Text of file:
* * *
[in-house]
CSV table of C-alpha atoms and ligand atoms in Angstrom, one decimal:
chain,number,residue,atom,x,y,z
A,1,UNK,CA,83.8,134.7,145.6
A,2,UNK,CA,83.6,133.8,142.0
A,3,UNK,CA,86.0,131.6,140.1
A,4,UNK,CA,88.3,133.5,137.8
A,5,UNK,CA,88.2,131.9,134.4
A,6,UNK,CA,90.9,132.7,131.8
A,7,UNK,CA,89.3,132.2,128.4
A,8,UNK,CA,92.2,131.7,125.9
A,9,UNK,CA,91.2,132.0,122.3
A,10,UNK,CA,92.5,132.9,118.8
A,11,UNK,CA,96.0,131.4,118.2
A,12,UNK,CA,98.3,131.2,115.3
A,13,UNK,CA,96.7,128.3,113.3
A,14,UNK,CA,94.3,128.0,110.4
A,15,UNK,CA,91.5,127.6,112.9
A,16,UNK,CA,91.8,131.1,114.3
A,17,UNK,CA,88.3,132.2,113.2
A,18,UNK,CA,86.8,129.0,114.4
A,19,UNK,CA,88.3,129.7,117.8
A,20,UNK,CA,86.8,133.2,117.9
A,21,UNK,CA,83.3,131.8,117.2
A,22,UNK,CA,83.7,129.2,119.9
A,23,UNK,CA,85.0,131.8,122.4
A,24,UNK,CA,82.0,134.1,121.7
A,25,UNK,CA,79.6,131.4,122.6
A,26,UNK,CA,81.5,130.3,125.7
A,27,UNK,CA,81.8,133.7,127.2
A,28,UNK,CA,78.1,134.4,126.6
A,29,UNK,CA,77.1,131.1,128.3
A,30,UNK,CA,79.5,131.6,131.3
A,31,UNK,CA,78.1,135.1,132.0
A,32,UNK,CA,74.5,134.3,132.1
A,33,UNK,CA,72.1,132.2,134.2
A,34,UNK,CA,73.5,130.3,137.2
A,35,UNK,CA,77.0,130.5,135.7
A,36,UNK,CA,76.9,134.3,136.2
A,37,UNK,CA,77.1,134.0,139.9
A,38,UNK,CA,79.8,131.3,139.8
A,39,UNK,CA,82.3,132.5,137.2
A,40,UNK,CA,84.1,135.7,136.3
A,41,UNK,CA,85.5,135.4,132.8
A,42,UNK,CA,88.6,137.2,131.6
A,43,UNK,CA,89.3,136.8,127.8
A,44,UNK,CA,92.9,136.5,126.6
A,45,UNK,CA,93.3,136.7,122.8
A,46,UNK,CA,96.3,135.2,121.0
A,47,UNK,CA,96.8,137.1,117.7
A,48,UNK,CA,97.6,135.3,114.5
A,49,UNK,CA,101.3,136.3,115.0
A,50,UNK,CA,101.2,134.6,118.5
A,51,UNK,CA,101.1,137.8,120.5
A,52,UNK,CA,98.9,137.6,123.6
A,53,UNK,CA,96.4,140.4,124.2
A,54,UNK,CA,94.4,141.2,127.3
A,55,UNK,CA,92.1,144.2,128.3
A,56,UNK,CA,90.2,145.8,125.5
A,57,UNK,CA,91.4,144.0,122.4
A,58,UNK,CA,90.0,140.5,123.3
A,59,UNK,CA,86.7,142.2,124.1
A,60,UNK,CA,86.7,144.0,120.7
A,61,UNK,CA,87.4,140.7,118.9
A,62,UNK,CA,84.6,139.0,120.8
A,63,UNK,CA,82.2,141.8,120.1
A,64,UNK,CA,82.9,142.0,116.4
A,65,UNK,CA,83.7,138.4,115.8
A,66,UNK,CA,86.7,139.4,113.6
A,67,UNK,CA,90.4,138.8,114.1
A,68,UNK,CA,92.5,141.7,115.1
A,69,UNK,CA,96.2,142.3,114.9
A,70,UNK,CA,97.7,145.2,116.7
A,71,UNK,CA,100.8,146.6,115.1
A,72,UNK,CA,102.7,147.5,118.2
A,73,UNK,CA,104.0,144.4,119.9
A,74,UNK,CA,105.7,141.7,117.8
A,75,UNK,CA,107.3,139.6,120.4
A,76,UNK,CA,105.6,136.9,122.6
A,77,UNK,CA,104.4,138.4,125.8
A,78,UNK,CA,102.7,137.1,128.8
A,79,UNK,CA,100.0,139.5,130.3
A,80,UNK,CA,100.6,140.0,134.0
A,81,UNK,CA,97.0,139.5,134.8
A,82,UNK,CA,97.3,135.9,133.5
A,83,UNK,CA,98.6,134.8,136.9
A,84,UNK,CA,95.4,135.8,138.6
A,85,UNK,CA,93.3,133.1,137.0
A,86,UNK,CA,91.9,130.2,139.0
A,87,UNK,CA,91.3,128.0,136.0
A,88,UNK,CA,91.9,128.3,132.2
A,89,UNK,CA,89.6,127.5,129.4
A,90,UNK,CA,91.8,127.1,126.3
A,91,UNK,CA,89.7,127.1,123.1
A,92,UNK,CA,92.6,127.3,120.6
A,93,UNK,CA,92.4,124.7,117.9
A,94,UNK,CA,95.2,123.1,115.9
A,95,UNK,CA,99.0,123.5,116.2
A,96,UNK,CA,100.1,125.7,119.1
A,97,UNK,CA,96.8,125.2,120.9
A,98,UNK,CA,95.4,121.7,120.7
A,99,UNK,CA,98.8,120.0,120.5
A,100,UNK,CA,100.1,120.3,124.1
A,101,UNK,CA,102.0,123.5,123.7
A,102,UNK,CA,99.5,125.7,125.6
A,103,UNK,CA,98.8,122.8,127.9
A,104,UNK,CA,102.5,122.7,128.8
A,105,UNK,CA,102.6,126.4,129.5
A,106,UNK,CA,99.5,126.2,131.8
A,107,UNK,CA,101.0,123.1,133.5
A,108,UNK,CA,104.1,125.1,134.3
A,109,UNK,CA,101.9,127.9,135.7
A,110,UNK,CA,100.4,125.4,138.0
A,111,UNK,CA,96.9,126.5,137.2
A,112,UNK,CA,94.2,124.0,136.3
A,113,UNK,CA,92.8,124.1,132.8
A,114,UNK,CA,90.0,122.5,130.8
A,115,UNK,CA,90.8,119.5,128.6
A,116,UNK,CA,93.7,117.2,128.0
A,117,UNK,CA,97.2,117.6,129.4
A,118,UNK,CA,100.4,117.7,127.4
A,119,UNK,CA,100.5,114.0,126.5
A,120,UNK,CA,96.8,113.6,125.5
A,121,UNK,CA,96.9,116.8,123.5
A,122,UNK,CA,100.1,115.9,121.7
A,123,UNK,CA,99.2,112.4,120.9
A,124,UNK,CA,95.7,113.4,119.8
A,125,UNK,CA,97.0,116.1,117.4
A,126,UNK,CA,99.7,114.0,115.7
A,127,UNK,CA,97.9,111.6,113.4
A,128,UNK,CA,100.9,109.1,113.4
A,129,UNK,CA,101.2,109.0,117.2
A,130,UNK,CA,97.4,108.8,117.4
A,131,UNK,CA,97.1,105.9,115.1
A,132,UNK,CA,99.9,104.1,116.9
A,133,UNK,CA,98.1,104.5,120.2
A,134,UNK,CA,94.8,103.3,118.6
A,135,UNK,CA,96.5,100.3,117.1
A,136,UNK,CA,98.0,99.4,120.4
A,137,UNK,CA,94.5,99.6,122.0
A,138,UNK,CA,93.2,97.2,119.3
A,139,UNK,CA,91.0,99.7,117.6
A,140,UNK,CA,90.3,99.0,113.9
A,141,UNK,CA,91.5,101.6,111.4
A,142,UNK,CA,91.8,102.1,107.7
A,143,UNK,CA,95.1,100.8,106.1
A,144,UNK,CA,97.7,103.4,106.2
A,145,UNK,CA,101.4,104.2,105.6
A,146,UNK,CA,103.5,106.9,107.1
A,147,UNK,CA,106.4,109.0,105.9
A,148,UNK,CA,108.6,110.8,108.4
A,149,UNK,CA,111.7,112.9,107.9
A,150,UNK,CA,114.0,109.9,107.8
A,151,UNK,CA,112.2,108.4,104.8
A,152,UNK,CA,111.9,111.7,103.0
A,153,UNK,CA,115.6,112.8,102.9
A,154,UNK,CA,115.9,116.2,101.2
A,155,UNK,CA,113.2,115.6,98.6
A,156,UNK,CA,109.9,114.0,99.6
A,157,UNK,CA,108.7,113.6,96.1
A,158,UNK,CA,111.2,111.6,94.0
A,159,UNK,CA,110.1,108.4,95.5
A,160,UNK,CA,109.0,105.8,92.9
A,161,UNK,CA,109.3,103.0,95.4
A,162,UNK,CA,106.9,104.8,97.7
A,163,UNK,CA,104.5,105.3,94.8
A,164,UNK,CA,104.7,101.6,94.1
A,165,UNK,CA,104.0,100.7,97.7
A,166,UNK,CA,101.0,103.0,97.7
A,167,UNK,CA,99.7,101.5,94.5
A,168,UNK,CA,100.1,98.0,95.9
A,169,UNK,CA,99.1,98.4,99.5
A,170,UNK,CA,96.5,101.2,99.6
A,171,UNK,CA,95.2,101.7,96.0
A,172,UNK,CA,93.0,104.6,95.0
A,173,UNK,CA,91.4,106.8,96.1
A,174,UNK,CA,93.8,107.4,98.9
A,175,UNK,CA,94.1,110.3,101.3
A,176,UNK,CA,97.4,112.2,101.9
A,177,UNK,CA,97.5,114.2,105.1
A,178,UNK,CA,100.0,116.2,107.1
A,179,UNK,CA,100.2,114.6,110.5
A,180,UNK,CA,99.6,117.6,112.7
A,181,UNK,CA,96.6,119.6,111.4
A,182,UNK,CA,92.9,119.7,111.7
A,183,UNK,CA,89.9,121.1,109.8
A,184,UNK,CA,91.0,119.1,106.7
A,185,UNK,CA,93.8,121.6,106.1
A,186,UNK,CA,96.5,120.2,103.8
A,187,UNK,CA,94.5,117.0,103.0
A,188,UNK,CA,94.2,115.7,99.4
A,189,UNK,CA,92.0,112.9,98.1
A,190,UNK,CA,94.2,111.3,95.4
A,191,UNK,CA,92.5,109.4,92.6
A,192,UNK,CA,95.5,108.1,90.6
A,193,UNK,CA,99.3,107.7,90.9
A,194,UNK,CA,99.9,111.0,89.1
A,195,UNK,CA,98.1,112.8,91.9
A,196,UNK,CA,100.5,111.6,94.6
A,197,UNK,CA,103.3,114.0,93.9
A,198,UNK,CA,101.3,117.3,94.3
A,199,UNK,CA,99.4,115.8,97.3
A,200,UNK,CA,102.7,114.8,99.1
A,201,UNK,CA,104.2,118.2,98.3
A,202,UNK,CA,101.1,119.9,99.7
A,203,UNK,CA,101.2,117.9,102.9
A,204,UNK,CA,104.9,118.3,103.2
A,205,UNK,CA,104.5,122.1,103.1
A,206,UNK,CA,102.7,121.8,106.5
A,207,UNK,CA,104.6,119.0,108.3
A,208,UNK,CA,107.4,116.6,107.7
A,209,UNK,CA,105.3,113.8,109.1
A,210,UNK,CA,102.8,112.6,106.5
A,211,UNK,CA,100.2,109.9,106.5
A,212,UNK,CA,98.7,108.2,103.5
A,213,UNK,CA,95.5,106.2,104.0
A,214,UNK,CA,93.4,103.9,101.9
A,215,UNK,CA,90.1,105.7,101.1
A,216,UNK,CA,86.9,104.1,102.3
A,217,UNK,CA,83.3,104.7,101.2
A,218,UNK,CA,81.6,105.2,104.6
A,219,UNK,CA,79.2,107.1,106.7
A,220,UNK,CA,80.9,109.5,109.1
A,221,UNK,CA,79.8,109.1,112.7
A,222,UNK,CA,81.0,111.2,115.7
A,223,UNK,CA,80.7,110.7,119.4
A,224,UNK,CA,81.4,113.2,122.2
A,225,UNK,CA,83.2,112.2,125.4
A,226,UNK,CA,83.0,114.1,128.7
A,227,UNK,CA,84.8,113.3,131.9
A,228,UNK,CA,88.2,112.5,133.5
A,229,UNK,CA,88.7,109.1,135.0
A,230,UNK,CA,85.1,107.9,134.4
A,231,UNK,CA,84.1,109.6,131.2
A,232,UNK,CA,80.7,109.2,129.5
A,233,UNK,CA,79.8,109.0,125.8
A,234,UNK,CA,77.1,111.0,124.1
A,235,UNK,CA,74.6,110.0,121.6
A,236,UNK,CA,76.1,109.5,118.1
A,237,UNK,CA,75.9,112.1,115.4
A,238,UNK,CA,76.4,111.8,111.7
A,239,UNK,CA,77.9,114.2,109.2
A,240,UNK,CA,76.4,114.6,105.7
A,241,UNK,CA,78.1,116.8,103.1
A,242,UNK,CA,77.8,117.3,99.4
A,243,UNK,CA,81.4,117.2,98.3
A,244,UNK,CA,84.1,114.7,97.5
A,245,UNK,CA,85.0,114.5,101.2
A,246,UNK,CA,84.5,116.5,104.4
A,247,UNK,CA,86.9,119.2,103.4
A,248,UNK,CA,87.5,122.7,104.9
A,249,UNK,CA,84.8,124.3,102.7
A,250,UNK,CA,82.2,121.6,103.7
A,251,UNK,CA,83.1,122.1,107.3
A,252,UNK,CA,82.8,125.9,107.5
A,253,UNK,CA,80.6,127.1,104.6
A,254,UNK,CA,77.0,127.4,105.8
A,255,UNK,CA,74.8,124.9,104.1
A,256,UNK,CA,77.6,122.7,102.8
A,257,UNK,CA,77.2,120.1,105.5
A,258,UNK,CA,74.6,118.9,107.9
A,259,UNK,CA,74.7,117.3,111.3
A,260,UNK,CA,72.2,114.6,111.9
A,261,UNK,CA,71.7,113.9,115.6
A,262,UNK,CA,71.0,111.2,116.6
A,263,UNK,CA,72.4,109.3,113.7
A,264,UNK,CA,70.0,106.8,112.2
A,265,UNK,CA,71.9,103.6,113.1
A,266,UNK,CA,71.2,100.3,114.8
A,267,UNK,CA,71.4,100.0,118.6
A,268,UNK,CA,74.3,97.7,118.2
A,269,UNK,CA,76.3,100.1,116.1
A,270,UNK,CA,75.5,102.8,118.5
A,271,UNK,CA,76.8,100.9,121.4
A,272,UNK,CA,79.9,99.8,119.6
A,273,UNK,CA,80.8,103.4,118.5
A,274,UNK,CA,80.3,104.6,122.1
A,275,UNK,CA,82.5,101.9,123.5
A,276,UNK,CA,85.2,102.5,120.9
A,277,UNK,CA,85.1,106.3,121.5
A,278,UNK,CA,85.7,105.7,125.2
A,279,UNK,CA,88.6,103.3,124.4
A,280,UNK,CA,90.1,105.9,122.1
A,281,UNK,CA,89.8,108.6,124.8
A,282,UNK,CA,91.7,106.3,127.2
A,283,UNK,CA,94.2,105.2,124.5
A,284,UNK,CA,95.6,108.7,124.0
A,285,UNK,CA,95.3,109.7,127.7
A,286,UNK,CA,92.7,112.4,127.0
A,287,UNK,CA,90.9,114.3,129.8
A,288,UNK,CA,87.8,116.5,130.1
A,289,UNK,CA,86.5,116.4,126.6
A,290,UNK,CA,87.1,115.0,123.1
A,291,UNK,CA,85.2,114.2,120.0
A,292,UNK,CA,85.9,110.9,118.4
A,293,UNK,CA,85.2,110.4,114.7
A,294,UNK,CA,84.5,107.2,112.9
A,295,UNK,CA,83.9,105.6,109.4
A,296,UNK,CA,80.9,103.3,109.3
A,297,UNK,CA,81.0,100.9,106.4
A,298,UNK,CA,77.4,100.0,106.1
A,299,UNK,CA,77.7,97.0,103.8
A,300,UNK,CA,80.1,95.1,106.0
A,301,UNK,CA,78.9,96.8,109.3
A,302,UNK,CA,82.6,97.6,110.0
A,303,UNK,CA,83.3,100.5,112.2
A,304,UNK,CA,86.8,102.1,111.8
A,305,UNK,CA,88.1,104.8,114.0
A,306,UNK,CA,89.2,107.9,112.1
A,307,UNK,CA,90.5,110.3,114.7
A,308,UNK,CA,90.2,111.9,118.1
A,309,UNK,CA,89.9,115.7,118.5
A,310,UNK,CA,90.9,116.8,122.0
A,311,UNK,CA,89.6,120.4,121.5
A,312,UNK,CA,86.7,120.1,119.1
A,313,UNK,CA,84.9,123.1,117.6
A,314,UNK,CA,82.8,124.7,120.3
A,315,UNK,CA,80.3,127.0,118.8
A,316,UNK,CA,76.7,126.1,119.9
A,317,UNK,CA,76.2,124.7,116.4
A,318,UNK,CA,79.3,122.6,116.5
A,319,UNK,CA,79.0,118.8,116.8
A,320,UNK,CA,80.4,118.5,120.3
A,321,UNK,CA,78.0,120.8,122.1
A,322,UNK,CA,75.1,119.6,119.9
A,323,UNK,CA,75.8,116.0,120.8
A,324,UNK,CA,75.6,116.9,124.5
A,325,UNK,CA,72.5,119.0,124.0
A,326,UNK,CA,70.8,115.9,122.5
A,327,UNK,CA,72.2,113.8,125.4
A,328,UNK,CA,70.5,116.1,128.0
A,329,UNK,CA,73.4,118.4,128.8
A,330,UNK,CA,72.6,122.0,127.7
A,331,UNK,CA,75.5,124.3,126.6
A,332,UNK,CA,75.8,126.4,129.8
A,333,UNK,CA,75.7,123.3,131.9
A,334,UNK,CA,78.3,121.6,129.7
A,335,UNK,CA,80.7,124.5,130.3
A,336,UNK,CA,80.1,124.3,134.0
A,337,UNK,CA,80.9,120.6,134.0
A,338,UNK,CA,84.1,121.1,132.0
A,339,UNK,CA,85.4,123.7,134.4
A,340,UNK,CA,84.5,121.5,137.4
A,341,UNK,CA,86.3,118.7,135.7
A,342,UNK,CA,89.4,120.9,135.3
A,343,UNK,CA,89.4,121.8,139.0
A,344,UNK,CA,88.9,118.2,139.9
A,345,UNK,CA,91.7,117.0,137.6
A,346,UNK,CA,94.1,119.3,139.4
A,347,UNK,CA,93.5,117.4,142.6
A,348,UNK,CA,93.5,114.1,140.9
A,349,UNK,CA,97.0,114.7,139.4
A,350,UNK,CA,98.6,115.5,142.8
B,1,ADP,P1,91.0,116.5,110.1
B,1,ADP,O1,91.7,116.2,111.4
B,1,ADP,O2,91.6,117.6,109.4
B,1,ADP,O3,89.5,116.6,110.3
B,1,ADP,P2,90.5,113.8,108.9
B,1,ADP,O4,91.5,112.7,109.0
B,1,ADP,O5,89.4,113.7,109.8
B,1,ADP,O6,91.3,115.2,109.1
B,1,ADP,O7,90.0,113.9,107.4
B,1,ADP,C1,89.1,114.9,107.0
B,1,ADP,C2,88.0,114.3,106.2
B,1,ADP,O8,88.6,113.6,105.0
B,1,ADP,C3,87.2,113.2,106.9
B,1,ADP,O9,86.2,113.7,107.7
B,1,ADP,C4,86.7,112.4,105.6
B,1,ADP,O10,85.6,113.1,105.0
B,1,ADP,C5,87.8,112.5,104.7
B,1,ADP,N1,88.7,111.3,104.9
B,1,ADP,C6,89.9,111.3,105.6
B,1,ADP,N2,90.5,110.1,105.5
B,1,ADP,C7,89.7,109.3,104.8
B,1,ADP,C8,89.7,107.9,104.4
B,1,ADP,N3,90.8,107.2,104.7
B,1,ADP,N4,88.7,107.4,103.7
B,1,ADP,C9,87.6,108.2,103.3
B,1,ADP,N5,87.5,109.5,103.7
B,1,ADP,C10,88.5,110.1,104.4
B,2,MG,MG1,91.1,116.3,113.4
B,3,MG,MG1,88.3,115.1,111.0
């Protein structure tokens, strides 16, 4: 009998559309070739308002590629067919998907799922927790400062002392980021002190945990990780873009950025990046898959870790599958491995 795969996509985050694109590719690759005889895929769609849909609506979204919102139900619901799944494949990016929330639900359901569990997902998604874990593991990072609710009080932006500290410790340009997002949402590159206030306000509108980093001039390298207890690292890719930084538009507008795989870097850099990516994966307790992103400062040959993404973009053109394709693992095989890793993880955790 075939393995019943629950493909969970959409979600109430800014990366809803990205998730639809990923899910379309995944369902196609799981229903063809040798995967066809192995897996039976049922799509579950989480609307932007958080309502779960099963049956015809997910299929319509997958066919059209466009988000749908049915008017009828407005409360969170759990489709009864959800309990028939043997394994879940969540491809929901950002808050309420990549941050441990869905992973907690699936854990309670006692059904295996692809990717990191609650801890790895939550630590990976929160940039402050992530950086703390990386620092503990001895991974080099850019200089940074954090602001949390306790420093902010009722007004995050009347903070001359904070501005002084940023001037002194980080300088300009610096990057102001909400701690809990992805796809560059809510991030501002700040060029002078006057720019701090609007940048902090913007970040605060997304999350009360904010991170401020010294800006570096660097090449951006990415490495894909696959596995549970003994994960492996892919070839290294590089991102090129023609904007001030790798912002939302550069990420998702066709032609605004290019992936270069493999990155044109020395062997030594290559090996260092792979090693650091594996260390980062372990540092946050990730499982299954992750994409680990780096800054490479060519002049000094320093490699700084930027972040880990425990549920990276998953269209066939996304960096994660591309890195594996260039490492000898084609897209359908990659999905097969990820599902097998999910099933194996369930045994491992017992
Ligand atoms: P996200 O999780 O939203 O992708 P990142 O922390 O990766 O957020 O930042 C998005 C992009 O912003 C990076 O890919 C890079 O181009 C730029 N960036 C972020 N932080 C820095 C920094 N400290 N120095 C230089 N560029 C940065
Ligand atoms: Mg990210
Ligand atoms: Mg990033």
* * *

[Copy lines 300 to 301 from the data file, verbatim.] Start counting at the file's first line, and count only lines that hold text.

A,297,UNK,CA,81.0,100.9,106.4
A,298,UNK,CA,77.4,100.0,106.1